National Portrait Gallery

An Anniversary Week: Recalling Alexander Hamilton's Duel, Death & Funeral


Alexander Hamilton's life ended (at either age 49 or 47; historians are divided in their opinions) during the second week in July 1804. Hamilton was mortally wounded on Wednesday, July 11, he died July 12, and his funeral was held at Trinity Church Wall Street on July 14.  Alexander Hamilton had a long association with Trinity, and rented a pew in the church, although it appears to have been his wife Eliza and the children who regularly attended worship. But at the very end of his life, as he lay bleeding and paralyzed in a house on Greenwich Street, he did call for the Rector of Trinity Church.

Alexander Hamilton Pew Rental Records
From the Archives of Trinity Church Wall Street


Pew book showing Hamilton's rental of pew 92 in Trinity Church

Alexander Hamilton played a larger-than-life role in defining the powers of the fledgling federal government: he was the founder of an early version of the Coast Guard, first Secretary of the Treasury, wrote more than 50 of the Federalist Papers, served as a constitutional lawyer, and campaigned for the establishment of the U.S. mint. In his private life, Hamilton served as a trustee of Kings College (later Columbia University), founded the Bank of New York, and chaired a citizens’ committee that created New York’s first water company.

But for all his modern accomplishments, Hamilton succumbed to an ancient vice: dueling. He died on the afternoon of July 12, 1804, of a gunshot wound suffered the previous day in a duel with Vice President Aaron Burr.

As hard as it is to imagine two such prominent statesmen settling a war of words through mutually-attempted murder, dueling was widely practiced in both Europe and America at the time. Dueling over political matters seems to have been a uniquely American invention. As a young man, Andrew Jackson killed a man in a duel. Button Gwinnett, second governor of Georgia and a signer of the Declaration of Independence, was killed in duel with a political rival.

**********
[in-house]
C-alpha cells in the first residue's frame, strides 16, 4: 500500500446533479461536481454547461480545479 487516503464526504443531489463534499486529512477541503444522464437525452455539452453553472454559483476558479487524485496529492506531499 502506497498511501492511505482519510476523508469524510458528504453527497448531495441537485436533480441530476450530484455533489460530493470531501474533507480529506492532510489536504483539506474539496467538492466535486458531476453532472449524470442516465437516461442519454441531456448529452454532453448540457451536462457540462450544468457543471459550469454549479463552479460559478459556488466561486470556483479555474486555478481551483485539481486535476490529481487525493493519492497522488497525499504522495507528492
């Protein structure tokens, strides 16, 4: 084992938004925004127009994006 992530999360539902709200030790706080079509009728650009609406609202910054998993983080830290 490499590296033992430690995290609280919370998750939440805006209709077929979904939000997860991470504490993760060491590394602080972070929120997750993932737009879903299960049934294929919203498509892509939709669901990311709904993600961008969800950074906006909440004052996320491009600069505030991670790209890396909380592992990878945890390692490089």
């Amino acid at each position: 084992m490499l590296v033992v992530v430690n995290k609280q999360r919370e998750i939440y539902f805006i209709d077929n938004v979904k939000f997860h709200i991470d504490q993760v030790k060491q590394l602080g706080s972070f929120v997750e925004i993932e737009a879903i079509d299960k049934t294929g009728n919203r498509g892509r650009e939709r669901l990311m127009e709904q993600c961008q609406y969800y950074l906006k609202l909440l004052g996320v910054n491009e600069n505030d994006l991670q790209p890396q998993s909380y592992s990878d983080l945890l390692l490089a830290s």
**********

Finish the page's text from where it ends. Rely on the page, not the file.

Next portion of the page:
Most clergy, including the priests at Trinity Church, opposed dueling, as did Benjamin Franklin and George Washington. Legal opposition to dueling had also formed, and the practice was outlawed in New York. None of this dissuaded Hamilton or Burr, who were longtime political enemies.

The Argument

The events that lead up to the duel began on April 24, 1804, as Burr was campaigning for the governorship of New York. The Albany Centinel published a letter written by Dr. Charles D. Cooper to Philip Schuyler, Hamilton’s father-in-law and prominent politician in his own right. The letter alluded to Hamilton’s “despicable” opinion of Burr, reportedly expressed at a political dinner the previous winter. When Burr read the letter, he wrote Hamilton demanding that Hamilton either admit or deny the alluded-to statements. Hamilton argued that he could not admit or deny a vague inference, responding in a letter:

Repeating that I can not reconcile it with propriety to make the acknowledgment or denial you desire, I will add that I deem it inadmissible on principle, to consent to be interrogated as to the justness of the inferences which may be drawn by others, from whatever I may have said of a political opponent in the course of a fifteen years competition.

After several more letters back and forth, Burr formally challenged Hamilton to a duel. Hamilton accepted.

In the days before the duel, Hamilton wrote two letters to his wife, Eliza Schuyler Hamilton, a devout member of Trinity Church.

My Beloved Eliza:
…This is my second letter. The scruples of a Christian have determined me to expose my own life to any extent rather than subject myself to the guilt of taking the life of another. This must increase my hazards and redoubles my pangs for you. But you had rather I should die innocent than live guilty. Heaven can preserve me and I humbly hope will; but, in the contrary event, I charge you to remember that you are a Christian. God's will be done! The will of a merciful God must be good.

The Duel
Hamilton-Burr Dueling Ground in Weehawken
Photo from Trinity Church Wall Street

In the early hours of July 11, 1804, Hamilton boarded a rowboat with Nathan Pendleton, his second in the duel (a sort of standby and assistant), and Dr. David Hosack, his physician. They arrived at a popular dueling ground overlooking the Hudson River in Weehawken, New Jersey (dueling was illegal in New York at the time). Burr and his party were already there.

Hamilton took the northern position and bothmen readied their Wodgen & Barton dueling pistols. Dr. Hosack, the rowers, and most of Burr’s party remained in the boats so as not to witness the duel and open themselves to criminal prosecution. The only men present during the duel were Hamilton, Burr, and their seconds. Both men fired once, and Hamilton was struck in the abdomen, just above his right hip.